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Bite-sized Brain Science: The 30-Second Brain, reviewed

Jun 9 2015

By Devika Garg

How does the brain produce thought?

Where is memory encoded in the brain?

How do we reconstruct images in our brain?

These are some brain questions that fascinate my neighbor Rob, who has studied engineering and now works in photonics. He has no background in neuroscience, but wants to learn about it. Sure, he has the Internet, but it's really a jungle out there. I think a compact book is always a better map to begin exploring uncharted territory, so I suggested him to check out the 30-Second Brain. Although brief on content, it is a book with a wide and riveting helicopter view of neuroscience.

Books that reach out to explain brain research to the lay public are always welcome, mainly because it is a difficult subject to tackle. The 30-Second Brain addresses 50 ideas of modern neuroscience, each in 3 formats: 3s, 30s, and 3 minutes. But can one really talk about complex brain science in that kind of time? Most neuroscientists would say ‘no’. Indeed, this book is not for the detail-oriented. There are a great many textbooks and popular books for detail. Instead, this is a promising book for the casual reader, a great first book for the keen learner, and perhaps a quick afternoon read for the neuroscientist.

The 30-Second Brain is part of the 30-Second book series, edited by neuroscientist Anil Seth from the University of Sussex. It offers a broad collection of topics from brain research, beginning with neurons and glia and moving on to how these basic units connect and communicate with each other at synapses. The book builds up momentum, discussing how the neuronal ensemble sets the stage for intricate brain functions such as learning, memory, cognition and sleep. It touches upon the nuts and bolts of brain mapping with neuropsychology, functional imaging and magnetic brain stimulation; and transitions to juicier bits like consciousness, perception, synesthesia, mirror neurons, and brain disorders as schizophrenia and Parkinson’s disease.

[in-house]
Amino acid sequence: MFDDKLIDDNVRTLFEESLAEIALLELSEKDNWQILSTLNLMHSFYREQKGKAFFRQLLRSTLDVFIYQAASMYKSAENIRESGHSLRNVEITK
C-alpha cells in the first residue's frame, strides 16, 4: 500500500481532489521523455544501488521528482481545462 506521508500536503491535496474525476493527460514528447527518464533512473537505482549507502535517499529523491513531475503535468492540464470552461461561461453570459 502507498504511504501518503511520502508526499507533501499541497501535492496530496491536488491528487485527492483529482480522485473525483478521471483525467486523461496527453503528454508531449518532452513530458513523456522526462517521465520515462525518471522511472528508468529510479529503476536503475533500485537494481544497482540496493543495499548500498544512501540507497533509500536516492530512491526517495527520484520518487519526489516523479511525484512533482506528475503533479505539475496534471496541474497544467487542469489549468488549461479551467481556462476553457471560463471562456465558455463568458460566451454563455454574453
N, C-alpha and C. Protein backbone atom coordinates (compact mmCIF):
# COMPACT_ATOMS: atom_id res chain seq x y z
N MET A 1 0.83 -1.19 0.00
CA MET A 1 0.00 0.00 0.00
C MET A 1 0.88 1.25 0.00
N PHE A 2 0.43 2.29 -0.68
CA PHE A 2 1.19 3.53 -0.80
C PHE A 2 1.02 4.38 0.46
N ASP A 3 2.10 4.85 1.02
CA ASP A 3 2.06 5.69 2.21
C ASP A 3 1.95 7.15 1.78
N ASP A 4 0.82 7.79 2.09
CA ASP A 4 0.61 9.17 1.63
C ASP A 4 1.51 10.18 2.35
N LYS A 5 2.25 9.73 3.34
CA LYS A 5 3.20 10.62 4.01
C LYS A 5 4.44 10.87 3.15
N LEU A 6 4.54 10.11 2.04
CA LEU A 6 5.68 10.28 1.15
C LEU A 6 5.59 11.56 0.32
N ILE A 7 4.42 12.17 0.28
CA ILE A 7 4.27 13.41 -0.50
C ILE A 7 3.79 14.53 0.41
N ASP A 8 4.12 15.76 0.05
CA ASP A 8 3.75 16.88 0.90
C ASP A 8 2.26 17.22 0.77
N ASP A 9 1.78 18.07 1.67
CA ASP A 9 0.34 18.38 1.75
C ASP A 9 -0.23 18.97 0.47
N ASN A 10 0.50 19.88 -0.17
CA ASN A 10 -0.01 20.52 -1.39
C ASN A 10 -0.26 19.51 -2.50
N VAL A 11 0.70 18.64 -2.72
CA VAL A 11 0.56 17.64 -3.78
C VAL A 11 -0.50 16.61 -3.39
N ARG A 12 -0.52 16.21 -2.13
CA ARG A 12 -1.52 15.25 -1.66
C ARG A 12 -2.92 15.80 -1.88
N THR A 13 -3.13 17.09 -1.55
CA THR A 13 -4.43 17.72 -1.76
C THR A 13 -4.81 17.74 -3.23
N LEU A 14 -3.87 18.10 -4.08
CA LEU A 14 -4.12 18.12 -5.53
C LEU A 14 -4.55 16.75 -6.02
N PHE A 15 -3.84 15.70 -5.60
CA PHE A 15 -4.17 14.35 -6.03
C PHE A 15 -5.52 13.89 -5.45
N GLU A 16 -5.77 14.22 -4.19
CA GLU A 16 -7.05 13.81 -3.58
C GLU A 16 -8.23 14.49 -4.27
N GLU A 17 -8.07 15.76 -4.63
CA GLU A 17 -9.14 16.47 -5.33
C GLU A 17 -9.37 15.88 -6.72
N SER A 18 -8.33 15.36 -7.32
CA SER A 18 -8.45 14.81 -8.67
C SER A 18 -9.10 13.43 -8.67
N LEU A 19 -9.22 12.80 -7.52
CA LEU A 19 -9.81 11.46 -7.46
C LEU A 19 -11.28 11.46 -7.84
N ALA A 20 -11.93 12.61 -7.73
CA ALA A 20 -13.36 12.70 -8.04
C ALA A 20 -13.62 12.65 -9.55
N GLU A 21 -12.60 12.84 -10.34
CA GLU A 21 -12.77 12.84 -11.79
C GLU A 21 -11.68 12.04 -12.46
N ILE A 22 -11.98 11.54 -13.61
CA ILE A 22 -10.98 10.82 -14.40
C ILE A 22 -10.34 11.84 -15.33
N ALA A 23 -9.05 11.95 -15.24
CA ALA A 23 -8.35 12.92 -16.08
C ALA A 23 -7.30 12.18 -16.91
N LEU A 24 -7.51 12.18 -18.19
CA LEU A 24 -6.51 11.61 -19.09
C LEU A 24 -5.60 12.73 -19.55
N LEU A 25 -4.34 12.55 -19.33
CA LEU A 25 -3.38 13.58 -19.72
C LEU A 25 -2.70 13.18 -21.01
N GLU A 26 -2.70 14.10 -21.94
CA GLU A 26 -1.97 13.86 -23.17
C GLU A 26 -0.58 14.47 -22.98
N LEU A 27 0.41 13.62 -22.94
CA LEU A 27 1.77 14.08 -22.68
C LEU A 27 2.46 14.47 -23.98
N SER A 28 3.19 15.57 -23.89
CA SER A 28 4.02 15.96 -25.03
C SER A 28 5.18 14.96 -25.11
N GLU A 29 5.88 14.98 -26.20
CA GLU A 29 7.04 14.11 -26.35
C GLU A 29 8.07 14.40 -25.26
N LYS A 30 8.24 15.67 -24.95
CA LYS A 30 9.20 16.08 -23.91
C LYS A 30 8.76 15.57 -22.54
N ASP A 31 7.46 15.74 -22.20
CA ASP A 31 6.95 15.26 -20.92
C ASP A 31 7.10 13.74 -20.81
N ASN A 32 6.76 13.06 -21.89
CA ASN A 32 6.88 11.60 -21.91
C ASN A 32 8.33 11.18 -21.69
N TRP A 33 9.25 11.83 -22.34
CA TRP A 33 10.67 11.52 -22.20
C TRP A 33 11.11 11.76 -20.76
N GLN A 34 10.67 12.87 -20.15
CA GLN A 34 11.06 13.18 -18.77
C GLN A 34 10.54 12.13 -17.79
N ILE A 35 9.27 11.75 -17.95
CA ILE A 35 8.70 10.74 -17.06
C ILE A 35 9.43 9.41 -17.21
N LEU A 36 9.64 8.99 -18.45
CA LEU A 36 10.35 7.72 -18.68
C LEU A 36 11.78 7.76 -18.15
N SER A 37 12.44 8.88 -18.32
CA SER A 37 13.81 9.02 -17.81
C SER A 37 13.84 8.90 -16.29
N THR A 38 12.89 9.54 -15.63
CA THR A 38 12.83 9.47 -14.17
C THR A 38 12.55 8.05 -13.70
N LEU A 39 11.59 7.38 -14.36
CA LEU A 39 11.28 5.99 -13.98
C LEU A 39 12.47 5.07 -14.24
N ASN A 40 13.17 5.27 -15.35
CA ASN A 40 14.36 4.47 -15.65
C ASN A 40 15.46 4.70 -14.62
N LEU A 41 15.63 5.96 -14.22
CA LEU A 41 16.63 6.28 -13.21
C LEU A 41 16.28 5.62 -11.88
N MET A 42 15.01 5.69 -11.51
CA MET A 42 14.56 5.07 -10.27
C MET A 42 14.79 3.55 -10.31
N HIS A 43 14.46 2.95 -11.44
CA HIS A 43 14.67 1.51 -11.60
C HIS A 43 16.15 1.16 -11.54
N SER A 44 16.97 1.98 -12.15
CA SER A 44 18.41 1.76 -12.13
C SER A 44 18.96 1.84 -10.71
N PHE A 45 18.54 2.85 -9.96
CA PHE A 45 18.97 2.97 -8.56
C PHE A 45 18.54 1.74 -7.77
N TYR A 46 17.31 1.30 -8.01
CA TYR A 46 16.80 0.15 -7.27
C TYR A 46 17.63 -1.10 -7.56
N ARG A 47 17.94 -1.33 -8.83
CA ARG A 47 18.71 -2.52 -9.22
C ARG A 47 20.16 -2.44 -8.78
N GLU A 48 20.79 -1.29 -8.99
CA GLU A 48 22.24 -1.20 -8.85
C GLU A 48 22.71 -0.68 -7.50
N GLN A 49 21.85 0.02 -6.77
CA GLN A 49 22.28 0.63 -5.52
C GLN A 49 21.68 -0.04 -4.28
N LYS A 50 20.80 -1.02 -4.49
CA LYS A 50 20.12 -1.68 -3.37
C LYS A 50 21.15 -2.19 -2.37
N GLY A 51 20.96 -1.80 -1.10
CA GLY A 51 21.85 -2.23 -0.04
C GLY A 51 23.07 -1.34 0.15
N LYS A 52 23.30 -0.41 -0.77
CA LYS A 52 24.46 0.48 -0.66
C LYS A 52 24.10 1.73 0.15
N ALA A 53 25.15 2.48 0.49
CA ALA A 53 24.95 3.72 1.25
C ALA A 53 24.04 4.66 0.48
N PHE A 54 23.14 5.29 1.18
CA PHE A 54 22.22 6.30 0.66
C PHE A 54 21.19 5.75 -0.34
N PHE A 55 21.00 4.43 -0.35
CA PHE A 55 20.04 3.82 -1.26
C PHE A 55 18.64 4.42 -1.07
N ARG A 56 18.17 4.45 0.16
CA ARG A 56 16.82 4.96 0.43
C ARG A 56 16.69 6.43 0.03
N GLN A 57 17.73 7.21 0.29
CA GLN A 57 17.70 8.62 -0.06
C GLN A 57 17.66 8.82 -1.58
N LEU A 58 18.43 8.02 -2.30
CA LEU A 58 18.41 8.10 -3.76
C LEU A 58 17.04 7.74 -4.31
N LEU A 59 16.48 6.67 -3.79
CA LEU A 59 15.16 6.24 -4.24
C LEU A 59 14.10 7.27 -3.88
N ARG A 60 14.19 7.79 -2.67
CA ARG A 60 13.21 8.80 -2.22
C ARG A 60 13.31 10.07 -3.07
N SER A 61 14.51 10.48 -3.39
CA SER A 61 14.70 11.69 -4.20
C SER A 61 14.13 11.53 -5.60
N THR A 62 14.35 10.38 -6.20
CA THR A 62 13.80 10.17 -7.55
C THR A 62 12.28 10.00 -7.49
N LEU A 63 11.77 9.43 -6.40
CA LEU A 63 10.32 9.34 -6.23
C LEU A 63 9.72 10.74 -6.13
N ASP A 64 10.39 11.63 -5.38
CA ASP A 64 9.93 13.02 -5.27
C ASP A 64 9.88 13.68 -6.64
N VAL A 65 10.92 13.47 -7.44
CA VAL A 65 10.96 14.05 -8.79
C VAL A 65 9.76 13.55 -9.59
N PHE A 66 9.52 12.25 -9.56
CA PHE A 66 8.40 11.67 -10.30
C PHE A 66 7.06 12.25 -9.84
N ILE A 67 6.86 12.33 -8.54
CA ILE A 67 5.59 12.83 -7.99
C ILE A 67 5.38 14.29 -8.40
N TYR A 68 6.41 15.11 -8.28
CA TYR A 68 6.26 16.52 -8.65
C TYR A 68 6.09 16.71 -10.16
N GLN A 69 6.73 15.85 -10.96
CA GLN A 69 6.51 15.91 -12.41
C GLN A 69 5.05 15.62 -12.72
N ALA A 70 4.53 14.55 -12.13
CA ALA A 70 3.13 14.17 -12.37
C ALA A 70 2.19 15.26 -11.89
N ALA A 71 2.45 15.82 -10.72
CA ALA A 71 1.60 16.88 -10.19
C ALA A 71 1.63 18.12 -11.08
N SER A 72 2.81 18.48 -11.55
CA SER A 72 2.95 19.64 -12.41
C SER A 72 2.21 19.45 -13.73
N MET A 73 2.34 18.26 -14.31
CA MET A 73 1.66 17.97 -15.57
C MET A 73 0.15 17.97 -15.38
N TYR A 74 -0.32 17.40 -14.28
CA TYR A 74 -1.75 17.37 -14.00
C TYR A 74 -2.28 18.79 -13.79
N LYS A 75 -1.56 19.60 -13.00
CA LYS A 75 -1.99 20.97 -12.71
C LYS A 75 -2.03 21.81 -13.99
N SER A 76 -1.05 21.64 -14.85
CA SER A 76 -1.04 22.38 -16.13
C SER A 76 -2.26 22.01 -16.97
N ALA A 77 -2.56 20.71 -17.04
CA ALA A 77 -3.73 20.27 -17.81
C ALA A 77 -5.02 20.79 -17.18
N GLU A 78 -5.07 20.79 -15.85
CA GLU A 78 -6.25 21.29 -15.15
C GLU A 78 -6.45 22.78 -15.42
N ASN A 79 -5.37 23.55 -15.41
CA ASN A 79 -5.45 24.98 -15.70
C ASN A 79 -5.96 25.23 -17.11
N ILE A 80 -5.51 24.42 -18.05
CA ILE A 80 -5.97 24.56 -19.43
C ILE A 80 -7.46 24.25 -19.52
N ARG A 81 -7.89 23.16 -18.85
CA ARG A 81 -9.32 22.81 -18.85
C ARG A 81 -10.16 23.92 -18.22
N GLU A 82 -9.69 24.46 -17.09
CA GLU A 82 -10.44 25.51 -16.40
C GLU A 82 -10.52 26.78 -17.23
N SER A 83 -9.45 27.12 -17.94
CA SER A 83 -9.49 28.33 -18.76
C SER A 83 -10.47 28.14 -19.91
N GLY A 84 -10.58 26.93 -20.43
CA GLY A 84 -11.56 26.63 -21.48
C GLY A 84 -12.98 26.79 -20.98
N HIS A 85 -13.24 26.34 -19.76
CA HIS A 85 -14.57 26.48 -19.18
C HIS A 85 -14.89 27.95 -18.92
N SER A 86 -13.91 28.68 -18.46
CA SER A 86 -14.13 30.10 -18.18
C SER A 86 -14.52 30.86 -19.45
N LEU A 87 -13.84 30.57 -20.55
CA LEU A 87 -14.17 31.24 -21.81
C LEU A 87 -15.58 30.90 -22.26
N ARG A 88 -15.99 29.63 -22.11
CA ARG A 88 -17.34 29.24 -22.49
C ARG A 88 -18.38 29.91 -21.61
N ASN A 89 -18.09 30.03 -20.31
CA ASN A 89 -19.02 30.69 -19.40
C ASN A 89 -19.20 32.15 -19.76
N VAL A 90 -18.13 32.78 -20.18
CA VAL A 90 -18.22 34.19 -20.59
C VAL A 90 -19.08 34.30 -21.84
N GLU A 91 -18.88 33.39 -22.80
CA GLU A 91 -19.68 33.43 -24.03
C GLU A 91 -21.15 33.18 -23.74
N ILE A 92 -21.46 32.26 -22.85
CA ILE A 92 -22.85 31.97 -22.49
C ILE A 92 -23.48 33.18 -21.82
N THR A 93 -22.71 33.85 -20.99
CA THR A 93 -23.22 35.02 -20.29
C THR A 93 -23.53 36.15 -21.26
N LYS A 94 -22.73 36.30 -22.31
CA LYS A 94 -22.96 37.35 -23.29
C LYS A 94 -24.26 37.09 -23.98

The book also offers little walks through neuroscience history through mini biographies of scientists like Ramón y Cajal,Oliver Sacks and Roger Sperry. In addition, every topic mentions 2-3 scientists who revolutionized the field, which can act as a guide to explore further. Interspersed glossaries also make the book a handy collection of keywords when on the hunt for more in-depth material online.

A word of warning though: the format of the book allows little room for narrative, that can bring in some dull moments and the bite-sized explanations may leave you wanting more, especially since the book spends only a single page even for relatively well researched topics like brain development, neural connections, and vision neuroscience.  

But overall, this book offers some fun stuff to chew on and can be a quick hook to latch onto the fast-evolving world of neuroscience. The light flavor and fun illustrations can make this book a great gift for the curious ones in your family and neighborhood that never seem to tire of asking you their brainy questions!

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